From: Olie Lamb (email@example.com)
Date: Sun Sep 10 2006 - 20:53:06 MDT
On 9/11/06, Robin Hanson <firstname.lastname@example.org> wrote:
> There is an obvious selection effect working here - those who see AI as
> being easier (Than uploading) are more likely to see it as coming sooner,
> coming more
> suddenly, and all else equal being more powerful and important.
Borrowing a leaf from a renowned war-profiteer, I would put it this way:
With human-brain modelling, we have a fairly clear idea of what we don't
Provided there aren't any big surprises, such as Penrose-quantum-magic
effects, modelling a human brain is simply a matter of mapping and
simulating. Difficult, but fairly straightforward.
With ground-up intelligence, we don't know how complex the "solution" needs
Some might suspect that there's a "silver bullet" to ground-up AGI... we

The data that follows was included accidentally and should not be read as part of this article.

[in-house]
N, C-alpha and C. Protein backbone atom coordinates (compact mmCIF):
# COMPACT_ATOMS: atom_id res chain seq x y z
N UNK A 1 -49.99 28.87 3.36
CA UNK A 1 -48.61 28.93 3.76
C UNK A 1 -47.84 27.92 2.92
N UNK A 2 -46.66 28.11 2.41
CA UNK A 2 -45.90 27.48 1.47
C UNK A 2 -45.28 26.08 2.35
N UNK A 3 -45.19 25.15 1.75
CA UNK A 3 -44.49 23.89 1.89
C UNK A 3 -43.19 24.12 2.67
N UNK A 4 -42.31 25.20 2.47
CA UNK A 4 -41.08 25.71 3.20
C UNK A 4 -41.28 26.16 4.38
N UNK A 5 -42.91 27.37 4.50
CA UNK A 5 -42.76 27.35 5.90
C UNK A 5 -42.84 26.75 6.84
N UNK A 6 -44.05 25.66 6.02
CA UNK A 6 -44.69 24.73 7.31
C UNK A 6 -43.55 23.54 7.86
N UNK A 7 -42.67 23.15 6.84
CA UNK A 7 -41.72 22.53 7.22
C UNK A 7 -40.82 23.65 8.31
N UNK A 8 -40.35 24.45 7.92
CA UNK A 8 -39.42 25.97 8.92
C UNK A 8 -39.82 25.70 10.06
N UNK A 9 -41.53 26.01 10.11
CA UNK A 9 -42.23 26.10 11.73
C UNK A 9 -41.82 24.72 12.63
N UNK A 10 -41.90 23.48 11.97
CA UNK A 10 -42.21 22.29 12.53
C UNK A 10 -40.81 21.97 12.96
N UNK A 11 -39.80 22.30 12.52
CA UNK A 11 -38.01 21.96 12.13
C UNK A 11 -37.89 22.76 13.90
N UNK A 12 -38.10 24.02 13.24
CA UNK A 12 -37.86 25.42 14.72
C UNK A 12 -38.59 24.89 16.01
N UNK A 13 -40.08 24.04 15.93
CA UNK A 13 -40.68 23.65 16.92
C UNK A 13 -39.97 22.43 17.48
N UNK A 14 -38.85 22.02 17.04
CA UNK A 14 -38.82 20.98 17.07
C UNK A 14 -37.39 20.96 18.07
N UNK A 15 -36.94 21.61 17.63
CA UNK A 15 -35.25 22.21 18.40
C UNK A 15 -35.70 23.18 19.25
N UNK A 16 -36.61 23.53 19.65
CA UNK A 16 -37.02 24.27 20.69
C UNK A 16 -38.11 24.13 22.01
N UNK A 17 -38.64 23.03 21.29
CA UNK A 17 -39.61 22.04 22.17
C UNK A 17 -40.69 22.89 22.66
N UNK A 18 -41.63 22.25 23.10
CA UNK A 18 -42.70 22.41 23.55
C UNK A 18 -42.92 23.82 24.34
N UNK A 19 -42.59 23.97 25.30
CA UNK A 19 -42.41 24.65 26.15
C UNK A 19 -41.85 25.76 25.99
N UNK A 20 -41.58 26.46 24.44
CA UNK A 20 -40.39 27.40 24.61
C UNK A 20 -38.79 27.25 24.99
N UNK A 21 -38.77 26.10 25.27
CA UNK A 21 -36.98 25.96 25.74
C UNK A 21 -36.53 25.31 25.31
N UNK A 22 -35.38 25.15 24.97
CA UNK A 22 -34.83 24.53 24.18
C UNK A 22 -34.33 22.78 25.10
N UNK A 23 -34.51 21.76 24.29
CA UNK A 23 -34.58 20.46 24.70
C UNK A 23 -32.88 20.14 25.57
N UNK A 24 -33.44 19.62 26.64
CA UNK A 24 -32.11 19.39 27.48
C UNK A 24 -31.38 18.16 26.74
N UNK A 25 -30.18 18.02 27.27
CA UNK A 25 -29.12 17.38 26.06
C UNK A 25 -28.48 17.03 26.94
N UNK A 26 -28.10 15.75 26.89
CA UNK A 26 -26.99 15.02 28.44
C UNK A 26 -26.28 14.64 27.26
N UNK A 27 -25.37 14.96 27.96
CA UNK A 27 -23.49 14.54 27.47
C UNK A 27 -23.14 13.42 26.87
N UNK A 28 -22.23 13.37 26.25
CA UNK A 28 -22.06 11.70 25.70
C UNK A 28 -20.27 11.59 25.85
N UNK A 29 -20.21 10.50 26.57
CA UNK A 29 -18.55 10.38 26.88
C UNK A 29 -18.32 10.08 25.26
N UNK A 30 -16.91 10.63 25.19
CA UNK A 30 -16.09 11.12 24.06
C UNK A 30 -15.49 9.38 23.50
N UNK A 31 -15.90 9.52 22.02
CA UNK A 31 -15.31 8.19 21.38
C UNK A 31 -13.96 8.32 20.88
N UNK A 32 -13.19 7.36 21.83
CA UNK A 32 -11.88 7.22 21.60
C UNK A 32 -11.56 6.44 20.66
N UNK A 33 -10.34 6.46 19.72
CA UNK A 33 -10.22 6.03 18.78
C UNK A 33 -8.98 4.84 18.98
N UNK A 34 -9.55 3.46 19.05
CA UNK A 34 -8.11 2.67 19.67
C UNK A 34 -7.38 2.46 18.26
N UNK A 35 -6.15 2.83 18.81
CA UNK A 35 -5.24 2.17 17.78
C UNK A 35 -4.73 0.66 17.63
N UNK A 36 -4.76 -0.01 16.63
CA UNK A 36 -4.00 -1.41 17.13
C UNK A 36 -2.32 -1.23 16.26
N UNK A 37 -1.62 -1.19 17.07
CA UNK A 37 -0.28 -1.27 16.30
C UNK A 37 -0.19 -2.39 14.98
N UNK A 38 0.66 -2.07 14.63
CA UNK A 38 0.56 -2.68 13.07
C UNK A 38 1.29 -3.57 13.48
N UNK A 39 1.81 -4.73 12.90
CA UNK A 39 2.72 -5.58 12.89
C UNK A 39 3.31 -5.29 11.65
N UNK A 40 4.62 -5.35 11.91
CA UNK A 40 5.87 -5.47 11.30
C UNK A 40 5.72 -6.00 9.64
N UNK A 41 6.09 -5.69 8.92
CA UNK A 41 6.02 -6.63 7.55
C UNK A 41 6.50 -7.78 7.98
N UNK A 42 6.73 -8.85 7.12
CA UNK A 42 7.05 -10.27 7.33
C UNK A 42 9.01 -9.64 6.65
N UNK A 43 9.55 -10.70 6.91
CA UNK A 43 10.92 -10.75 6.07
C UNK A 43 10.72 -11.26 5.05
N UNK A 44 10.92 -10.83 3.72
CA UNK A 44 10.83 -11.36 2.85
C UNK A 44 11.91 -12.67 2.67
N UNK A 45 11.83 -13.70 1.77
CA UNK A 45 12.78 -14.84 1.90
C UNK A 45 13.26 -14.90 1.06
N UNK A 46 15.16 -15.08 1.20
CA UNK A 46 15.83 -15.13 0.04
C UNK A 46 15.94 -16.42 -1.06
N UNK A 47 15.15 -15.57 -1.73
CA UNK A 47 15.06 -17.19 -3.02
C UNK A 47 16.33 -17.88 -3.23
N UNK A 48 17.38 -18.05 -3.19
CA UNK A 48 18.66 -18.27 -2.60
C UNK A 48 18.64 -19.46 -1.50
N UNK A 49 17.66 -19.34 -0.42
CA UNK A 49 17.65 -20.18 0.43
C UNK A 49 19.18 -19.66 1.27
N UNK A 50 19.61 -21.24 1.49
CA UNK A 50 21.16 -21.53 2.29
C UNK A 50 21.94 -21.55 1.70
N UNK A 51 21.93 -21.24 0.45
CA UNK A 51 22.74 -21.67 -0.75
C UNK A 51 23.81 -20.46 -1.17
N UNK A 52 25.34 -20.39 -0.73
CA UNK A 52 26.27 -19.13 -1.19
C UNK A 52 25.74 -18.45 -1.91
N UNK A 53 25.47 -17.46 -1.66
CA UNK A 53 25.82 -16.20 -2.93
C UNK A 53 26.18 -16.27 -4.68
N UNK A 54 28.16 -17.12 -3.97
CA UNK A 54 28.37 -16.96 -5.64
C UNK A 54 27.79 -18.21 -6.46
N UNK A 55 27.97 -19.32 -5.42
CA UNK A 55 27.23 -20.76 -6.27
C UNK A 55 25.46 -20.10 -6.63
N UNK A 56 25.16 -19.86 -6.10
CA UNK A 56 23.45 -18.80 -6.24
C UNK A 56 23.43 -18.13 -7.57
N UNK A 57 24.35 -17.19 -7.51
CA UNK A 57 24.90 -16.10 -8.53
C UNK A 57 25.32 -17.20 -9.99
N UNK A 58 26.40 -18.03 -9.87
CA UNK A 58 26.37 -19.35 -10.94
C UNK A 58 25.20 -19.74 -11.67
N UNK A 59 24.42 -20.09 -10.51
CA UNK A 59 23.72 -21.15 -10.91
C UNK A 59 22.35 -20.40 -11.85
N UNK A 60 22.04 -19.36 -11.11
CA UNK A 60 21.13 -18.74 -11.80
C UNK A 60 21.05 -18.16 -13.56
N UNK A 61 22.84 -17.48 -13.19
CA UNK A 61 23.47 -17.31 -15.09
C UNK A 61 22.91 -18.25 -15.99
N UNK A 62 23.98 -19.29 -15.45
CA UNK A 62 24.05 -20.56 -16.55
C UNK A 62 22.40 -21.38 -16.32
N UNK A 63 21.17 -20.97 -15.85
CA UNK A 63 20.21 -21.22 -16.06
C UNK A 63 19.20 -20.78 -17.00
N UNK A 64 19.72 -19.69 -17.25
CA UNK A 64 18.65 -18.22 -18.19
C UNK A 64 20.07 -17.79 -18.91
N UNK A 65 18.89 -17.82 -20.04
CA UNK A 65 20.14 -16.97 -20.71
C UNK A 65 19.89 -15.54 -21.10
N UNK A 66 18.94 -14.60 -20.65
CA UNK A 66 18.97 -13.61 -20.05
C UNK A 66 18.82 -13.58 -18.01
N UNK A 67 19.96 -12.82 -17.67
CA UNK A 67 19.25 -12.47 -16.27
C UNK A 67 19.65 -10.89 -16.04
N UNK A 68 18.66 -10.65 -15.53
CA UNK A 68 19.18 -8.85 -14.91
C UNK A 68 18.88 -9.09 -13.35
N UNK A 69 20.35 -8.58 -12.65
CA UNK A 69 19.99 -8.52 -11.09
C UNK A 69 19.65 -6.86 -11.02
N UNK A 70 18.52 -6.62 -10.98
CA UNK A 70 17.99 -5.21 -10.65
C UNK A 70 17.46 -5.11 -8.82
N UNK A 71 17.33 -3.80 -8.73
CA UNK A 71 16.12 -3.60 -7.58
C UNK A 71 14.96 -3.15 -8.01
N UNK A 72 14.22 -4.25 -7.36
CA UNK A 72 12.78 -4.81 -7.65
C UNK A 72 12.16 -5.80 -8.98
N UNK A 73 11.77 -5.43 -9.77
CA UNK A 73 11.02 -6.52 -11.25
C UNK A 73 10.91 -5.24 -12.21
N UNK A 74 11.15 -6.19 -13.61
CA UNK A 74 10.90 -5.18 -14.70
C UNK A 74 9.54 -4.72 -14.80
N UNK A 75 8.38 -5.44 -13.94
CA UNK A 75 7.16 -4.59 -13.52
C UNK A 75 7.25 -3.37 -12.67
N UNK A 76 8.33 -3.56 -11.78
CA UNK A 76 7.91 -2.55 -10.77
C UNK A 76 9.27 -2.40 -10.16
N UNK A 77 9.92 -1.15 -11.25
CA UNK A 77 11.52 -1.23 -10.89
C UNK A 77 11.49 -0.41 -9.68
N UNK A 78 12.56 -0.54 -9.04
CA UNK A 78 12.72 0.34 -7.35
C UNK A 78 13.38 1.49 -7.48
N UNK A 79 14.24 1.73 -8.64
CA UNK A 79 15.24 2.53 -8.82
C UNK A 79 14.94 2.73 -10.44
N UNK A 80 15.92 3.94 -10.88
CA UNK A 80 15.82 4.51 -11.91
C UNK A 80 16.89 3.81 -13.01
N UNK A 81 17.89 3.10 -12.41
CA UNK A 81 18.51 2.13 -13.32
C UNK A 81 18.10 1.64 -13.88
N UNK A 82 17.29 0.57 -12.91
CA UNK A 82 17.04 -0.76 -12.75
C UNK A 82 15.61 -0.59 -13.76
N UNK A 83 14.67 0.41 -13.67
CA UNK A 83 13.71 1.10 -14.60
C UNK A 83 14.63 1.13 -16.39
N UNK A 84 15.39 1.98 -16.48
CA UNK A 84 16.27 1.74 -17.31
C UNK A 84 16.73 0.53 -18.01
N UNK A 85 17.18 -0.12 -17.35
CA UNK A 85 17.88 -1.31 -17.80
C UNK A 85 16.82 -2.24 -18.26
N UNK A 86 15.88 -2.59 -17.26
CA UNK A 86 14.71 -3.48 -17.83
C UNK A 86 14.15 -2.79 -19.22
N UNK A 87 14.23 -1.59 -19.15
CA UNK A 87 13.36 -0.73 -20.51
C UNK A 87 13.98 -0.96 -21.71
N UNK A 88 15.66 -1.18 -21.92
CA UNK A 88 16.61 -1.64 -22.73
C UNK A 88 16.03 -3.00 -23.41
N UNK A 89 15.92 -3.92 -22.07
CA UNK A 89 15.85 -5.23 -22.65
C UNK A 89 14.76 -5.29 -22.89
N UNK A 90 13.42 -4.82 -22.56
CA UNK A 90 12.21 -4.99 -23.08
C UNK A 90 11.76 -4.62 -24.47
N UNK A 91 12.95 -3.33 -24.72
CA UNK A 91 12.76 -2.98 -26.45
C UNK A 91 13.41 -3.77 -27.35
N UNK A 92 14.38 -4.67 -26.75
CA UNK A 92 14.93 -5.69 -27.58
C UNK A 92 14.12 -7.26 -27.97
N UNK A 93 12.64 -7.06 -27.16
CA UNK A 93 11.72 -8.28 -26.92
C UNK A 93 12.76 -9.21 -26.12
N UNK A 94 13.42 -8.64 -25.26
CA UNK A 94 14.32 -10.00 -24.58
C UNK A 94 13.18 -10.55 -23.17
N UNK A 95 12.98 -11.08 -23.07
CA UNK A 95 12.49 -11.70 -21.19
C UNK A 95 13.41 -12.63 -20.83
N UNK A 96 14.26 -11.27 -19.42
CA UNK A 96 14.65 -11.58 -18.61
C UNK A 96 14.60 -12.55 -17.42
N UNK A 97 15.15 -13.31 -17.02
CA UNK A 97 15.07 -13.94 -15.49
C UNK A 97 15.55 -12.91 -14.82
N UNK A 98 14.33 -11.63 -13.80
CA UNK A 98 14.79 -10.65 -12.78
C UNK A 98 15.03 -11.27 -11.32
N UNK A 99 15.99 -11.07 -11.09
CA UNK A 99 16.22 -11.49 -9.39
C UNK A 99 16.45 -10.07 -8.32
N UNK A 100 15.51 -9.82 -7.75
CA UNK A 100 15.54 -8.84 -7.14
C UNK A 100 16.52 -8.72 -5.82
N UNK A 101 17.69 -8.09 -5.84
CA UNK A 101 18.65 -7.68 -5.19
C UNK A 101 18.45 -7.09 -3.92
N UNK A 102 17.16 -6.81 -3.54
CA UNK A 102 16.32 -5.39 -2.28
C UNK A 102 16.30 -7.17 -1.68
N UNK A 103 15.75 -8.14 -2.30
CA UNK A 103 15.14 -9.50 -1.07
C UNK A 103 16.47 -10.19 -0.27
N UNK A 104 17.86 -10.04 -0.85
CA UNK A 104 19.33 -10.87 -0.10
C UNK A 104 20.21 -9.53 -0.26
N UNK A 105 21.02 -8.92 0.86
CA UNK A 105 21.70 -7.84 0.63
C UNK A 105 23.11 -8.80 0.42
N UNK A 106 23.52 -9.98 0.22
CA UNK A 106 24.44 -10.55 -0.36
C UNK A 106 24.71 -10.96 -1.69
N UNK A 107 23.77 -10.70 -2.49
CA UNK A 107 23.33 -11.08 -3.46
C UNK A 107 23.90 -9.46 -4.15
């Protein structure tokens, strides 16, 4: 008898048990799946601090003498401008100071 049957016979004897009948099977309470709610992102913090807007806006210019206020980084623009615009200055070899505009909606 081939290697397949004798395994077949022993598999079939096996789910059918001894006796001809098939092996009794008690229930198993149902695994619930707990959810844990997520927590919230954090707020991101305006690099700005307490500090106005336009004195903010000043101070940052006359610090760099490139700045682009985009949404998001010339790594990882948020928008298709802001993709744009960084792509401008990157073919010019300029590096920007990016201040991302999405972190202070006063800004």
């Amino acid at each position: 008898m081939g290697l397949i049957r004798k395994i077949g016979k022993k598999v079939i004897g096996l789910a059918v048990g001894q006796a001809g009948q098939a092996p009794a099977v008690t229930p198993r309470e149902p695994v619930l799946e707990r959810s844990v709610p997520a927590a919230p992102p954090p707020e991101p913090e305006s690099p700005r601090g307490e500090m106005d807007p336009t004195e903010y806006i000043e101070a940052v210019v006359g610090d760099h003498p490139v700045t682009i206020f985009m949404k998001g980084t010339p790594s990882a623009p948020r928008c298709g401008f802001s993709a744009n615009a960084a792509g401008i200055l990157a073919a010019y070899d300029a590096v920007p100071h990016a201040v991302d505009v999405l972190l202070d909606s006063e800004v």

can't say for sure what is required, until we have one up and running. The
unknown unknown might be tricky but relatively simple (could potentially
happen soon), or it might be tricky _and_ relatively difficult.
Hence, any "guess" about when ground-up AGI might arrive is _necessarily_
predicated on a "guess" about how difficult it is. You can't correct for
Analogy: a historical mathematician attempting to predict (A) when will
someone solve problems like "when will we know the first 1000 perfect
numbers?" against (B) "when will someone prove Fermat's last theorem?"
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